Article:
Pakistan founder Muhammad Ali Jinnah envisioned a modern, liberal and progressive state of Pakistan founded on the principles of equality, justice and fair play. He further envisaged equal treatment to all religious minorities. After sixty-seven years, however, the plight of minorities is beyond description. The guiding principles enunciated by the founder were thrown out the window soon after his demise and the religious zealots came to define the future course of the country.
Last month, a report published by London-based Minority Rights Group International and Sustainable Development Policy Institute revealed unpleasant and bitter facts about the state of discrimination faced by religious minorities in Pakistan. Among a host of other issues, the report has highlighted the difficulties faced by the Hindu, Sikh and Baha’i community because of the absence of laws for registration of their marriages.
According to the census of 1998, the Hindu and Christian population make up 1.2 and 1.9 percent of the total population, respectively, but independent studies suggest the figure is higher. A recent reliable report put the figure for Hindus at 4 million, with the overwhelming majority concentrated in the southern areas of Sindh and Punjab.
There is no doubt that the inability to get a marriage registered constitutes a denial of fundamental rights and is a facet of institutionalized discrimination. It effectually denies married couples their identity.
After the enactment of Eighteenth Amendment, registration of marriage has become a provincial subject but the provinces have shown no urgency to frame legislation in this regard. The Hindu Marriage Bill, introduced in the National Assembly, which will be operative for the Islamabad Capital Territory and other areas under direct federal jurisdiction, still awaits passage owing to a lack of legislative attention. The women’s caucus in the Punjab Assembly also tabled the Punjab Hindu Marriage Registration Bill 2014 but it has not been debated.
The absence of a marriage registration document leads to multifarious socioeconomic woes, especially for women. Because of want of proof of marriage, widows cannot claim their rights to the property of their deceased husband. Hindu women have often been victims of abduction, forcible conversion, and marriage – even married women have not been spared. But their relatives cannot get relief in courts of law, as they lack documentary proof of previous marriage. Their misery is compounded as most of them belong to the lower class (known as the scheduled caste), which has to face the double jeopardy of being minority and poor. In certain cases, if a husband refuses to acknowledge his child, the mother is left with no option to prove her marriage. To file a lawsuit for separation, divorce or maintenance becomes almost impossible without proof of marriage.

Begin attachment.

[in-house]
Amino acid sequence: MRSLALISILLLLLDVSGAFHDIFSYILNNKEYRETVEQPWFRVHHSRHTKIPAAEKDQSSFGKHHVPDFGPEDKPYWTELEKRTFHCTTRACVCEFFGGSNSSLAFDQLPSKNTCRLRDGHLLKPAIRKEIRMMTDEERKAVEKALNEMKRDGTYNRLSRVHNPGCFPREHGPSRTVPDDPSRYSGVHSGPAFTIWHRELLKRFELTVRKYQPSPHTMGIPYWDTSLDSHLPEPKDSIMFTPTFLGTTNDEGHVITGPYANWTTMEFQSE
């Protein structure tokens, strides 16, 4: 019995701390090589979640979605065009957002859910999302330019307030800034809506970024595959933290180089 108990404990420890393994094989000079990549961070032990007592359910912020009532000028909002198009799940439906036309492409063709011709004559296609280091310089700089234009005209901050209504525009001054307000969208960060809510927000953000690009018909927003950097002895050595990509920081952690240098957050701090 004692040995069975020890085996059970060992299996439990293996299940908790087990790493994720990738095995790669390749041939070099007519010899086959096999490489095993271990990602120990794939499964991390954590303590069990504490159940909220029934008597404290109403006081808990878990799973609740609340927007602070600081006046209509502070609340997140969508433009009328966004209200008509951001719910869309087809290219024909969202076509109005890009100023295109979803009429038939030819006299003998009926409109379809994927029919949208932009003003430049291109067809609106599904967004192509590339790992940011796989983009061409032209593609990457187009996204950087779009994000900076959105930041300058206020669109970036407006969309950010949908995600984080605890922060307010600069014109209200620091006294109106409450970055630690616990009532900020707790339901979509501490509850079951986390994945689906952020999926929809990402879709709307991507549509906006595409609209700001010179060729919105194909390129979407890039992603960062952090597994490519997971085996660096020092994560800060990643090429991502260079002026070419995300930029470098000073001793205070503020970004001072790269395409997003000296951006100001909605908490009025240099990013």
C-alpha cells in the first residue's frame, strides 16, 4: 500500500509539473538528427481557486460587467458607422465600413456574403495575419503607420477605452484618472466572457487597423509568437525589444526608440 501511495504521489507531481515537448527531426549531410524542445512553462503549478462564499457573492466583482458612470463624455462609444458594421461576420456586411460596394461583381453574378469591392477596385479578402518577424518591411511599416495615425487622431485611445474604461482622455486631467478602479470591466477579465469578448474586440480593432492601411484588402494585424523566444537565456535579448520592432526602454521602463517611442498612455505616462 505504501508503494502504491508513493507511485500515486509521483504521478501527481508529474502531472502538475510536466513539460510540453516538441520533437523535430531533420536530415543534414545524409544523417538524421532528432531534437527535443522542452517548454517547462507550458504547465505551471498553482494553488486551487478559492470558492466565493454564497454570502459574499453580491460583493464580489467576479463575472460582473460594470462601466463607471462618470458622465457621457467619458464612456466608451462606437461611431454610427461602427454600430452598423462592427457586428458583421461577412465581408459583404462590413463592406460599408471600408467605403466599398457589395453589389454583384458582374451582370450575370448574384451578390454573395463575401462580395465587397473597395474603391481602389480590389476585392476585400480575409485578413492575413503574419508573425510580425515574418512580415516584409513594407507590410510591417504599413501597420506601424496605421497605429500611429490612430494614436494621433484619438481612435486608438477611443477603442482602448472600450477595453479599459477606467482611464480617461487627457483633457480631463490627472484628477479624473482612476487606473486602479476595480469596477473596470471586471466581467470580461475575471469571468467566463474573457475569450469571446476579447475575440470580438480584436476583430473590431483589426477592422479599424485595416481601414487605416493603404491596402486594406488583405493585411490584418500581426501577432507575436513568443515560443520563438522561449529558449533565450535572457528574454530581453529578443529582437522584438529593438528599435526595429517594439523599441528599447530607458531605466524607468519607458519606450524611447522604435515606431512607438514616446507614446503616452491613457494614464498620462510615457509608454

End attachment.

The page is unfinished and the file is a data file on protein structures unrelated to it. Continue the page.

Lack of proof of marital status also becomes a legal hindrance for women in obtaining the computerized national identity card and later getting their names changed. This restricts their right to movement as they face difficulties in getting passports issued. Hindu couples living together in hotels have often been subjected to harassment by law enforcement personnel because they are unable to produce a marriage certificate providing evidence of their stated relationship. Thus, they live in an atmosphere of constant fear. In May last year, Dr. Rumesh Kumar, a PML-N MNA, told his colleagues in the National Assembly that five thousand Hindus are migrating to India every year because of the persecution and neglect of policymakers. Even this shocking revelation failed to prompt action. In the meantime, incidents involving the desecration of temples and forcible conversions are on the rise.
Christians at least have the Christian Marriage Act 1870, but it has its own flaws. For one thing, smaller Christian denominations face problems with proper documentation as, under the law, only major Churches are recognized. Two, the minimum age for marriage under the Christian Act is 13 years, which contradicts the provisions of the Child Marriage Restraint Act 1929.
The prevailing state of affairs makes all constitutional guarantees and promises of protection for minorities meaningless and illusory. The principle of equality enshrined in Article 25 of the Constitution and the statement of Objectives Resolution are blatantly flouted every day in regard to minorities. Without protections for the rights of minorities, claims of democracy will ring hollow. The rising intolerance towards minorities in Pakistan must be arrested. It is time for legislators to start taking their legislative duties seriously and pass the Hindu Marriage Bill in the National Assembly and provincial legislatures.
Nauman Asghar is Rhodes Scholar for Pakistan 2011 and has graduated in Law from University of Oxford. He currently works in the Civil Service of Pakistan.